Proving Nasir’s guilt is pretty simple to retiring Detective Box who thinks he has the case all sewn up ahead of the trial. The only thing he doesn’t have is a confession but everything points to Nasir. Bill Camp stars as the wisened detective who has 300 crime scene cases under his belt. Despite his bulldog attitude, he always gives the impression that he may not be 100% convinced that Nasir murdered Andrea which leads to a flicker of hope whilst watching the series. However, as the plot develops, Naz gives the viewer reason to doubt whether he’s telling the truth and whether what we saw at the beginning of the series was the entire story. A fantastic performance by Four Lions‘ star Riz Ahmed beautifully depicts the downward spiral of this bright young lad into a hardened jailbird who becomes the pawn for the prison’s kingpin Freddy Knight (Michael Kenneth Williams). You can’t blame the lad as it’s a dog-eat-dog world but seeing his innocence stripped away, changing his life forever, all for being at the wrong place at the wrong time, makes you feel sorry for him though his life under Freddy’s wing seems a better one than life in prison without that safety blanket protecting him.
Stealing the show and attempting to save the skin of Naz is John Turturro as Saul Goodman-like attorney John Stone. More used to accepting plea bargains on the behalf of street criminals instead of defending a murderer on trial, John is seen as out of his depth but his determination and attitude towards the case brings the viewer right on side with him. Shuffling around town in his trenchcoat and sandals, the eczema-suffering lawyer displays a keen eye for detail and isn’t afraid of investigating it. His father-like attitude to Naz also warms the young lad to him but ultimately, John is looking for that big payday and this case could be his lucky break! Turturro’s performance is a mesmerising one as we follow his ongoing struggles with his violent eczema outbreak which prevents him from wearing shoes and causes him to satisfy his itchiness by poking his feet with chopsticks. As much time as we spend with Naz in jail, we’re with John as he bounces from doctor to doctor in the hope of finding a cure whilst battling the remedies’ low sex drive side-effects. We even become part of the Dermatitis Anonymous group as John and his fellow sufferers discuss how their skin problems are ruining their life. Life isn’t all bad for divorced dad-of-one John though. He makes a new friend in the form of the murder victim’s ginger and white cat, a lovable pet that shows great affection towards John who’s unable to properly care for the puss due to allergies. Their will they/won’t they relationship is as gripping to watch as the courtcase itself and provides quite a few of the many humorous moments that litter the series.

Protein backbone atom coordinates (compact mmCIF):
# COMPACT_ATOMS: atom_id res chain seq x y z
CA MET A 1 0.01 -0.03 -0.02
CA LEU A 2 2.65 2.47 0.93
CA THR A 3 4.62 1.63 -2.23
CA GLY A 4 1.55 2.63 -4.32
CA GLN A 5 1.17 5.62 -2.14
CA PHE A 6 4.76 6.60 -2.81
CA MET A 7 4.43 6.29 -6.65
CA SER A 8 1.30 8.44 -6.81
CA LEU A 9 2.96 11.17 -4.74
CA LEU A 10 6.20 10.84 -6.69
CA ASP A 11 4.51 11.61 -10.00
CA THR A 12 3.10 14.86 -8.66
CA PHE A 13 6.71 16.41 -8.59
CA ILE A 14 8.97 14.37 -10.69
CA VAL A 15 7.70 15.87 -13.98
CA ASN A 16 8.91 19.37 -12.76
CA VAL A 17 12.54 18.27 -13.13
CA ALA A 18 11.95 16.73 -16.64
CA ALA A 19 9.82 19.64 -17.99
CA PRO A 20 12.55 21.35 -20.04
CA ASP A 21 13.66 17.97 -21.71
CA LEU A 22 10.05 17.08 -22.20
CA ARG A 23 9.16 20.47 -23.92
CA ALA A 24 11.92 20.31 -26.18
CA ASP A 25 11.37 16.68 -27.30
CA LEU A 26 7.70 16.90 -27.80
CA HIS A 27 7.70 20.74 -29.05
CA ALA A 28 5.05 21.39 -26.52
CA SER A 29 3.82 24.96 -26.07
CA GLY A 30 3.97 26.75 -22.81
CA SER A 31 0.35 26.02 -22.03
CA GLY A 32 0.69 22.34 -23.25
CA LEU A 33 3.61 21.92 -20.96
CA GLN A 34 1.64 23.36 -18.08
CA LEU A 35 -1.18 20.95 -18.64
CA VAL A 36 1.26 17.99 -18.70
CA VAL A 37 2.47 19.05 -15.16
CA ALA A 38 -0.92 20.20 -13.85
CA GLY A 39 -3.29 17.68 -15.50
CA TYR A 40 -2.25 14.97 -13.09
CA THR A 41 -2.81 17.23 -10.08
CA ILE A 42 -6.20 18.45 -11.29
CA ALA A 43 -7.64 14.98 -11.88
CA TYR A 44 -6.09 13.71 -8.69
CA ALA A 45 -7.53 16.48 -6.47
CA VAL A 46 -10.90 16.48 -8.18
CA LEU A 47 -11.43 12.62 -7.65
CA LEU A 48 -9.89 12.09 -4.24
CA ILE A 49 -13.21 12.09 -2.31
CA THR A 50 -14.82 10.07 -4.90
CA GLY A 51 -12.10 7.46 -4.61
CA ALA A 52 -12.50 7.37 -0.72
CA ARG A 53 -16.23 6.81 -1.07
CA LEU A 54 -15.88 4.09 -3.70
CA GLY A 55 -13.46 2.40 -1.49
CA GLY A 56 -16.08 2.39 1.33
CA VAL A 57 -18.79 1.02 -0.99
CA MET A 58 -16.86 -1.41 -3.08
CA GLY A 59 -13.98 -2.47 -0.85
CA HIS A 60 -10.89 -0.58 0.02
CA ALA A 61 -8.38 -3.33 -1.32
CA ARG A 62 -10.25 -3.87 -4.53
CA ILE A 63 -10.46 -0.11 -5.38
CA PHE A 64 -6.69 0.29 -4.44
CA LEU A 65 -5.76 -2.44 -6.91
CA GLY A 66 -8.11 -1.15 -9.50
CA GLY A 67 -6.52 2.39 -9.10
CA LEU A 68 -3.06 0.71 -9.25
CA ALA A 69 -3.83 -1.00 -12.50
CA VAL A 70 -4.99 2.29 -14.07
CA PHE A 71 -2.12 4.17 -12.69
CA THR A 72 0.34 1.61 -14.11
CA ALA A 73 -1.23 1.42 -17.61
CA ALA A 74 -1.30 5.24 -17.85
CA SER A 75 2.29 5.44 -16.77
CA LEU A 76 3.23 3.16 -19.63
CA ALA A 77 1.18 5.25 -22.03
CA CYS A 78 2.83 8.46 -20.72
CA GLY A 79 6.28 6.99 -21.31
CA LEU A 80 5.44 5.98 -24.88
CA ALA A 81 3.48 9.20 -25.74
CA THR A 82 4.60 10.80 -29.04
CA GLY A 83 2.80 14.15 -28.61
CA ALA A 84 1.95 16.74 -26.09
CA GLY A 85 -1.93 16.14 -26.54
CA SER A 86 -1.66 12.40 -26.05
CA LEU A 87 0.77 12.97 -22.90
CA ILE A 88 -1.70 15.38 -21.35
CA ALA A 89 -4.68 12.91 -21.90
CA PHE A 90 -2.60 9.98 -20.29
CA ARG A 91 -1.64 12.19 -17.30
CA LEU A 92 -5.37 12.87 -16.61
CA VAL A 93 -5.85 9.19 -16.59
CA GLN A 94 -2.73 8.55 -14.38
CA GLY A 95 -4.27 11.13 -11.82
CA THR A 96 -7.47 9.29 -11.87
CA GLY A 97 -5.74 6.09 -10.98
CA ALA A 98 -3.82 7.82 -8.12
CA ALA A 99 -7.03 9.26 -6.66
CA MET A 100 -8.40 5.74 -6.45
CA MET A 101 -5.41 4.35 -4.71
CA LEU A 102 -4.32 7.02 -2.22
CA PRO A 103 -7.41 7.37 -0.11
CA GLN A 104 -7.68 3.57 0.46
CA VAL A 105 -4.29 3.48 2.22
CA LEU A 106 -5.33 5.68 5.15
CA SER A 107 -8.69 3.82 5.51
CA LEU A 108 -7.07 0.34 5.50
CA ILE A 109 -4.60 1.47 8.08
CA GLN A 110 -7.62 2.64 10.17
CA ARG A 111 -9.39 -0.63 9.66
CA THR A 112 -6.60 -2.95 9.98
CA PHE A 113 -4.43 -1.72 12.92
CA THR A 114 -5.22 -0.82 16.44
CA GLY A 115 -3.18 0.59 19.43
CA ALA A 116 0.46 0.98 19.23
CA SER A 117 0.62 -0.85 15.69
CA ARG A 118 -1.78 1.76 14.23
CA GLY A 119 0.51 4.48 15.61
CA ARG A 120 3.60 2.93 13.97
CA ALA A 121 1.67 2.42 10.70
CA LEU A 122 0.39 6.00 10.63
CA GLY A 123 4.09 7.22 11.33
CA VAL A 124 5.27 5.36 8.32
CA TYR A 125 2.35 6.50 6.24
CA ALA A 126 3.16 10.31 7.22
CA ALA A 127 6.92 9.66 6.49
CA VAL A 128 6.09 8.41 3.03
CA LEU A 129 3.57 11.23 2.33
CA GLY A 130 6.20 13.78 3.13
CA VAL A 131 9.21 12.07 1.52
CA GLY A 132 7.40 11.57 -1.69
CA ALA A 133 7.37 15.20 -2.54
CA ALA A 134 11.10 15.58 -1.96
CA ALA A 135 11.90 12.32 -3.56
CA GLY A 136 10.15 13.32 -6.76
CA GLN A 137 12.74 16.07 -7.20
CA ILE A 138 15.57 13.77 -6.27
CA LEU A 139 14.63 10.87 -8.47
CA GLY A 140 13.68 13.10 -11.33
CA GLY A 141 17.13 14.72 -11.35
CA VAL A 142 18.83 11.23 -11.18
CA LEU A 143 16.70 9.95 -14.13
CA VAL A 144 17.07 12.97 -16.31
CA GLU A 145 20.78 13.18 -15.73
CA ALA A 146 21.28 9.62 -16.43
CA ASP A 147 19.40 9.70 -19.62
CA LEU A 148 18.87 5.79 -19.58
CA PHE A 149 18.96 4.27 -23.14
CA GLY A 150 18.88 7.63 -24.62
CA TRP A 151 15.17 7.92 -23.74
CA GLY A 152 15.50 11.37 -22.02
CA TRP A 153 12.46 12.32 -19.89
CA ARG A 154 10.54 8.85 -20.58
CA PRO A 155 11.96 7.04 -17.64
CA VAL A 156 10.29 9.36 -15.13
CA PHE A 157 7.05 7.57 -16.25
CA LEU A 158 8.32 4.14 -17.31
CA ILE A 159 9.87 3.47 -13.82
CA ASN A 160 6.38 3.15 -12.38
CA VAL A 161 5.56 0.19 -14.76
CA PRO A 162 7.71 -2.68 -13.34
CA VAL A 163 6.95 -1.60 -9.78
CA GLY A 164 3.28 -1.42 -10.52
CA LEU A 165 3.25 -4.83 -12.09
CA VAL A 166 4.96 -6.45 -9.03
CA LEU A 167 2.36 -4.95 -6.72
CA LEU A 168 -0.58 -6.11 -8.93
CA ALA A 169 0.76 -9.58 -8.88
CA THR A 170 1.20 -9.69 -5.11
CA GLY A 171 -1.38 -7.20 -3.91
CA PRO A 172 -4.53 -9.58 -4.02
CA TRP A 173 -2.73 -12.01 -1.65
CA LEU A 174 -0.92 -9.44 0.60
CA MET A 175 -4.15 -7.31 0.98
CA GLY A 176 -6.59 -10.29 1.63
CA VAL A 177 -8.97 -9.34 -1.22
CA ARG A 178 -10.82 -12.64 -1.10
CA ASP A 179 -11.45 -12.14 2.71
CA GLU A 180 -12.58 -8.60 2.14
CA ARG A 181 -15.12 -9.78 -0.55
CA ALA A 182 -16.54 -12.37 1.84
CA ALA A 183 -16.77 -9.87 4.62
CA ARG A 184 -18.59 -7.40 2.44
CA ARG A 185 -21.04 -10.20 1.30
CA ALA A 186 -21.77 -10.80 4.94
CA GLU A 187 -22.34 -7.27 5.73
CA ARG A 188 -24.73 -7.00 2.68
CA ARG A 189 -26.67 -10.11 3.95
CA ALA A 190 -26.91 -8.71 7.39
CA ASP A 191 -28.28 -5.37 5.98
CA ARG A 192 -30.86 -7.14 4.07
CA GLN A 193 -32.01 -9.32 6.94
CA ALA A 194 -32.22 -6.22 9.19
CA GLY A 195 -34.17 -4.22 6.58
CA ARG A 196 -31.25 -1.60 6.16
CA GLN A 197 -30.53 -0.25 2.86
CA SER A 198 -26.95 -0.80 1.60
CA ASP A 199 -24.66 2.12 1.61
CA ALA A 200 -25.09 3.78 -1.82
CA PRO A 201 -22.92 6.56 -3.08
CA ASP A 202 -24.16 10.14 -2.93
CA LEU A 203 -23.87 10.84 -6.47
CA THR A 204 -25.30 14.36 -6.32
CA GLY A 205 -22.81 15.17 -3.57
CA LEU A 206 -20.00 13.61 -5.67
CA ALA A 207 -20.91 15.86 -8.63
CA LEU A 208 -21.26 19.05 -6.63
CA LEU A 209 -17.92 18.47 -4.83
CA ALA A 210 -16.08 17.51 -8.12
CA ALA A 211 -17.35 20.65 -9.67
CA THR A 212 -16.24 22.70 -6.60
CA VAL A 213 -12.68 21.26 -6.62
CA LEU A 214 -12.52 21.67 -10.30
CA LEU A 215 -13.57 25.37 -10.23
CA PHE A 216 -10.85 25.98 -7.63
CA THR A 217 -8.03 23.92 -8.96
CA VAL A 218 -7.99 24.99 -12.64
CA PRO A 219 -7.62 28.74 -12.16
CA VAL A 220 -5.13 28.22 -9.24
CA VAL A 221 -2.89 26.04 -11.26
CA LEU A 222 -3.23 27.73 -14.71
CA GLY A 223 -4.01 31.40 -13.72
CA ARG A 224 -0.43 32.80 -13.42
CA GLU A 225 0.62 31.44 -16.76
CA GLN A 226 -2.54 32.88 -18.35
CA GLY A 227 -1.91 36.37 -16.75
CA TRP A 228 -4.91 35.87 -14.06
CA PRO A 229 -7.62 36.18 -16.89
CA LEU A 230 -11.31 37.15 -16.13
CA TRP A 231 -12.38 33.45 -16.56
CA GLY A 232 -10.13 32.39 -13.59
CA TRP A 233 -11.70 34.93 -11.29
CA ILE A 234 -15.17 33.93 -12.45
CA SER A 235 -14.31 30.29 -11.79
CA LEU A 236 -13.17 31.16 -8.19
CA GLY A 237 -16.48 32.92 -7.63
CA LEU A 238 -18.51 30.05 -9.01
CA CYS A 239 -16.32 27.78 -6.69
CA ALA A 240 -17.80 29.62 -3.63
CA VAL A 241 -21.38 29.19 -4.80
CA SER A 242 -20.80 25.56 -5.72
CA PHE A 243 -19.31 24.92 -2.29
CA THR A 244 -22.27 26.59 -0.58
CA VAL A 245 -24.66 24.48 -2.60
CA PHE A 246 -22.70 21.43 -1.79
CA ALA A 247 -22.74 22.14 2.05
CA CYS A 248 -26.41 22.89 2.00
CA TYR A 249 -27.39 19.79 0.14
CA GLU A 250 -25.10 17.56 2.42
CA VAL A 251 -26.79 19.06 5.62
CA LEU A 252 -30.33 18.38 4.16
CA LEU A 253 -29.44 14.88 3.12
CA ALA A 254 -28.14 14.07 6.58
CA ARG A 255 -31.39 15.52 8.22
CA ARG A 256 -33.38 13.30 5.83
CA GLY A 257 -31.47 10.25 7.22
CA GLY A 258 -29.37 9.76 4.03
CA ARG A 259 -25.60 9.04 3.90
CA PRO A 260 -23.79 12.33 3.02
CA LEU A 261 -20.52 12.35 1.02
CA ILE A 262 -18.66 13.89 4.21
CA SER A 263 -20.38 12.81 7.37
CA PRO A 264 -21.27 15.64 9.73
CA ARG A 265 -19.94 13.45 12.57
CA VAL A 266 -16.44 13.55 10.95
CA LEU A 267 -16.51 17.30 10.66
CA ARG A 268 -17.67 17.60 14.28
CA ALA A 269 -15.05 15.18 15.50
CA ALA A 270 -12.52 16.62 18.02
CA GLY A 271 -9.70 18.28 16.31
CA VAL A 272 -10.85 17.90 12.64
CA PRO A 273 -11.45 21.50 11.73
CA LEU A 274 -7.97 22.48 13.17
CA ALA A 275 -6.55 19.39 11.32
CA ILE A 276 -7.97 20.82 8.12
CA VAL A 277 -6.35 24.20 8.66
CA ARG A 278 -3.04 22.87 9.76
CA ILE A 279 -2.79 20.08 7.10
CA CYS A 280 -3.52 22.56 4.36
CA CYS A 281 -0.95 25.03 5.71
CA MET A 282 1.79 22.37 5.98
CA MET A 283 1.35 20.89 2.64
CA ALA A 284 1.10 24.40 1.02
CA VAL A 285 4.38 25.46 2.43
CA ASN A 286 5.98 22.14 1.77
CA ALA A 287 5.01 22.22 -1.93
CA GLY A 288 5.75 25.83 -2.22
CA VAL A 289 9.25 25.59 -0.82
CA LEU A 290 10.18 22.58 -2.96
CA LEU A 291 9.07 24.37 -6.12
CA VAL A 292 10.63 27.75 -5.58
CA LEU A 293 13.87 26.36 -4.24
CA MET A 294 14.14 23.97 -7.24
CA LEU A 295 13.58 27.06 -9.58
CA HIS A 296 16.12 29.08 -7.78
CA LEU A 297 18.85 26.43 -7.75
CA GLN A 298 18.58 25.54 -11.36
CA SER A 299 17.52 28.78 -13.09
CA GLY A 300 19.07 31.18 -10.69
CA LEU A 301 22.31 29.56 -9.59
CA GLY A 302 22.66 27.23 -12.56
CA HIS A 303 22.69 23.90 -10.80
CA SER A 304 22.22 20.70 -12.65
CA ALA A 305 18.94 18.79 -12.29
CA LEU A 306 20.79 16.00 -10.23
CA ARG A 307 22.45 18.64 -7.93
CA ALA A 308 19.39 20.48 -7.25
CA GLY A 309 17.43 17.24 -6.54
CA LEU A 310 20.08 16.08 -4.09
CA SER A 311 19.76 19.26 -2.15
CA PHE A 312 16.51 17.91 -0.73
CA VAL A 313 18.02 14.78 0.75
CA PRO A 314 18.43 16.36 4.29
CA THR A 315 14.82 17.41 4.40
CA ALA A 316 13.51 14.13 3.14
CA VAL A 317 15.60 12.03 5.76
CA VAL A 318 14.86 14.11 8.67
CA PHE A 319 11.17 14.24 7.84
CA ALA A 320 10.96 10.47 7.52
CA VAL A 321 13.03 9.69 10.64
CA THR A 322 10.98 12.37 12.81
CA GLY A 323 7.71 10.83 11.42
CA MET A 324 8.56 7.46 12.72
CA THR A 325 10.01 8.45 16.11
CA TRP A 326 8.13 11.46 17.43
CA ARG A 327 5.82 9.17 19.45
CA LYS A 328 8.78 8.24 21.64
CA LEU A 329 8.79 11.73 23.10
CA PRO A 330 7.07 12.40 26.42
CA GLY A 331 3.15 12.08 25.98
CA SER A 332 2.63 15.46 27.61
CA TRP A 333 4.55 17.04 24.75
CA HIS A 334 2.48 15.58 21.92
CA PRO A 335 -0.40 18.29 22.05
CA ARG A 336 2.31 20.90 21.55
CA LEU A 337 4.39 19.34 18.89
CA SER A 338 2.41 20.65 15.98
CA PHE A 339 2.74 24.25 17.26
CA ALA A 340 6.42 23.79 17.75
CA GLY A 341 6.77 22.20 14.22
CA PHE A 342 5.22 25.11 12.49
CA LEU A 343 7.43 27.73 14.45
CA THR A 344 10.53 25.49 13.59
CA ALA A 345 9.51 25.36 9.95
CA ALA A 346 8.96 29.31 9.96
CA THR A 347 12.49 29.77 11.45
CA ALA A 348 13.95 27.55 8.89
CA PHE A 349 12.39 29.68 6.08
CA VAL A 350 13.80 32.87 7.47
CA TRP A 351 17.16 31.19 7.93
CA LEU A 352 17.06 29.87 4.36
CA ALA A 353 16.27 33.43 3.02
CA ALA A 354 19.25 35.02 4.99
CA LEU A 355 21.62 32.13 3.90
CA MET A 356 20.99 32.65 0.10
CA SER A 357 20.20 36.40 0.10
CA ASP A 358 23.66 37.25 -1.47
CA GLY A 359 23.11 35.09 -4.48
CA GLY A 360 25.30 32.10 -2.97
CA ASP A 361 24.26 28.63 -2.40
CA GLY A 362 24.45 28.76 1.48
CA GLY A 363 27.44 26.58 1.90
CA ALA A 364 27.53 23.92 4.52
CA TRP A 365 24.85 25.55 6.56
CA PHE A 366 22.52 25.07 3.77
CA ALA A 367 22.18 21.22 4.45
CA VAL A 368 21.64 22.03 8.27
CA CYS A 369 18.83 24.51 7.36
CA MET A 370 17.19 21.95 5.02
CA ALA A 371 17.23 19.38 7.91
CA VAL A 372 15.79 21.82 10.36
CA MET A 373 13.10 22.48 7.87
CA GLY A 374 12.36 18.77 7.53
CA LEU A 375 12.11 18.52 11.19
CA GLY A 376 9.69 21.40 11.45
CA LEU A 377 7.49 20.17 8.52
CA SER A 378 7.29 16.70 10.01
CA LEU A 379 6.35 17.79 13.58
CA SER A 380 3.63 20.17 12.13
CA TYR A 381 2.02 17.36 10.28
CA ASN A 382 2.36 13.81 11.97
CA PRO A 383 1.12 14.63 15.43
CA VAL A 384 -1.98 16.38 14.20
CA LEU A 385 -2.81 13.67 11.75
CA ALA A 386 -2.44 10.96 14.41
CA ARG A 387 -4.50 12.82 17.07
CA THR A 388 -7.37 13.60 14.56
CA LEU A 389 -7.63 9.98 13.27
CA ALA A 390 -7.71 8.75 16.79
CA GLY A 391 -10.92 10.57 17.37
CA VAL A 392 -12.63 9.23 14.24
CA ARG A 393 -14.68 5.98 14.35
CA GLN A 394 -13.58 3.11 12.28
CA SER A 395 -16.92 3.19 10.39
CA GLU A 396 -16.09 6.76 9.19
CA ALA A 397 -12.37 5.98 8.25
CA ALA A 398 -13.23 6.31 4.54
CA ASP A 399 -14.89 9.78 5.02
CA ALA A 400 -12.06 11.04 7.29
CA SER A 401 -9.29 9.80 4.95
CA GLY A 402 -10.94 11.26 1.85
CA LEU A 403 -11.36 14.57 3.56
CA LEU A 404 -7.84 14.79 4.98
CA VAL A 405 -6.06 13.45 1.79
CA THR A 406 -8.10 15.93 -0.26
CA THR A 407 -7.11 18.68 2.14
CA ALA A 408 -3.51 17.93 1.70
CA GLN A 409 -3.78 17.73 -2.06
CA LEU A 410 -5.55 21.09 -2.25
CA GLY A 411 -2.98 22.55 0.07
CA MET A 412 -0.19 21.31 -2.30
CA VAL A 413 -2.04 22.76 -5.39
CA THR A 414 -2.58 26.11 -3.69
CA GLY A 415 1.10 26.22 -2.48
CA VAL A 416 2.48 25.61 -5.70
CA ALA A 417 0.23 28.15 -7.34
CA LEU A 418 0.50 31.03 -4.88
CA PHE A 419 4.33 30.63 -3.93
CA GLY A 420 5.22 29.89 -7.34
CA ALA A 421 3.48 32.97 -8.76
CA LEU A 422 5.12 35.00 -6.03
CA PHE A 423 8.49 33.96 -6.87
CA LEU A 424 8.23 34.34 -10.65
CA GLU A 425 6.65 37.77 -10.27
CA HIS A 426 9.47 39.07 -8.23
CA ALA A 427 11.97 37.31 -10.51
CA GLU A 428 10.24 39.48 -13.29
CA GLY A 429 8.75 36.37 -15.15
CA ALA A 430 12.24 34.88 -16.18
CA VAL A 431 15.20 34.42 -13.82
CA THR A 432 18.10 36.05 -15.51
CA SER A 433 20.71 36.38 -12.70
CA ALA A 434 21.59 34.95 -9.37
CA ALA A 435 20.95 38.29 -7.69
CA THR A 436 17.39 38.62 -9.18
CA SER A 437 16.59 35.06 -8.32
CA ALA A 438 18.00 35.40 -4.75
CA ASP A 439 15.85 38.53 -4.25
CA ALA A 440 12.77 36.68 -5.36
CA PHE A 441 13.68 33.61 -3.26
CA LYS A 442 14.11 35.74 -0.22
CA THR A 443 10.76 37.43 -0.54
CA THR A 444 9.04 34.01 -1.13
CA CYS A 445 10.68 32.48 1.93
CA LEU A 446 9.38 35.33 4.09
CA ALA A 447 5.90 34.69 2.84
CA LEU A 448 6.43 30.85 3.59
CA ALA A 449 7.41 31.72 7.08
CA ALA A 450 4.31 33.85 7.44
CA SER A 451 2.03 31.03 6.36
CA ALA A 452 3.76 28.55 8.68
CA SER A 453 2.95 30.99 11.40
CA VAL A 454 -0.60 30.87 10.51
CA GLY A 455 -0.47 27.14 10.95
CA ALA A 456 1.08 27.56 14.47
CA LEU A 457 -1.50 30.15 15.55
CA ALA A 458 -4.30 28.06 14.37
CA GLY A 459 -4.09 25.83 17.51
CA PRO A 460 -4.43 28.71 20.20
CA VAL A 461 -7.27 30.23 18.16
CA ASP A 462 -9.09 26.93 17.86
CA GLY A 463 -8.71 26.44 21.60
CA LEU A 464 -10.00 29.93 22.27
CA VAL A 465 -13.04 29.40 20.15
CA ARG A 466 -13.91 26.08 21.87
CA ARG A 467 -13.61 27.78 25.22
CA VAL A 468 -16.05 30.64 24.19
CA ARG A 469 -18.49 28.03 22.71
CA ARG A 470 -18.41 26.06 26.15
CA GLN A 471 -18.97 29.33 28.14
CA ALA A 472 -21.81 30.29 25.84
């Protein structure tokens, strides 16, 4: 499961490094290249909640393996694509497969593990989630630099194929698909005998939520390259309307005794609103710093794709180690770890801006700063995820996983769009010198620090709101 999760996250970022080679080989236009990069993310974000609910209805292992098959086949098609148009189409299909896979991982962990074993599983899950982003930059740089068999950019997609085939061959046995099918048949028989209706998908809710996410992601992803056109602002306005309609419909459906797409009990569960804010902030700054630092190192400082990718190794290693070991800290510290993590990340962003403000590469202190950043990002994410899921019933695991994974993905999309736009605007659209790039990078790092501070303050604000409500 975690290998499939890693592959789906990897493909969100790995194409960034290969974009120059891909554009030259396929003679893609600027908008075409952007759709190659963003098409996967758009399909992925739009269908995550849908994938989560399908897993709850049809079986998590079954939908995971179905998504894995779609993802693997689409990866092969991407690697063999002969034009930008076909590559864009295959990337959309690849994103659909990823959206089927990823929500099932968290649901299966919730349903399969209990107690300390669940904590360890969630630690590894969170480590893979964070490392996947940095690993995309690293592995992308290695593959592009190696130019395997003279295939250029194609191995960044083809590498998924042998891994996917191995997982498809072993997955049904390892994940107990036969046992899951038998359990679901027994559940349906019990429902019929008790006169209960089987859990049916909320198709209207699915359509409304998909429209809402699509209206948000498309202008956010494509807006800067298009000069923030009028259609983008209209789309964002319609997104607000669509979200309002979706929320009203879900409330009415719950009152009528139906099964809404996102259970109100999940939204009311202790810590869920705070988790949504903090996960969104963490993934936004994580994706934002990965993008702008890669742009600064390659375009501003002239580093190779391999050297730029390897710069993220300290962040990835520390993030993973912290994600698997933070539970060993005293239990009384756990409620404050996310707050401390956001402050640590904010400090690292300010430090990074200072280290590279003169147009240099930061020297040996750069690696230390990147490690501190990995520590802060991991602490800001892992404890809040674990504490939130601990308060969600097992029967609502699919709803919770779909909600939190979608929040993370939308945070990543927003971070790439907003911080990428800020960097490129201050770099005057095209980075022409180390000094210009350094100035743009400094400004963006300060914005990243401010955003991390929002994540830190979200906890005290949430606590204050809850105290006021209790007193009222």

When the action gets down to it and we see Naz face trial, it’s a tense affair in and out of the courtroom as the State’s prosecutor Helen Weiss puts forward her evidence of Naz’s involvement whilst Chandra Kapoor (Amara Karan), aided by John Stone, does her best to convince the jury of his innocence. As a viewer, you never really know which way it’s going to swing and whether or not Naz is actually innocent. Investigating other potential suspects puts the viewer into the shoes of the detective and wonder, “if not Naz, then who?”. The back and forth between prosecutor and defence is so strong that it’s never really clear who has the upper hand. I just hope I’m never on jury duty for a case like this!
With a tight script from Schindler’s List Steven Zaillian and The Wire‘s Richard Price and marvellous performances from all involved, THE NIGHT OF will have you on the edge of your seat from the very first moment to the final scene. It’s such a layered mini series that delves much deeper than your average crime drama that its lasting impression will leave you questioning criminal cases in real life. As they say, there’s sometimes more than meets the eye.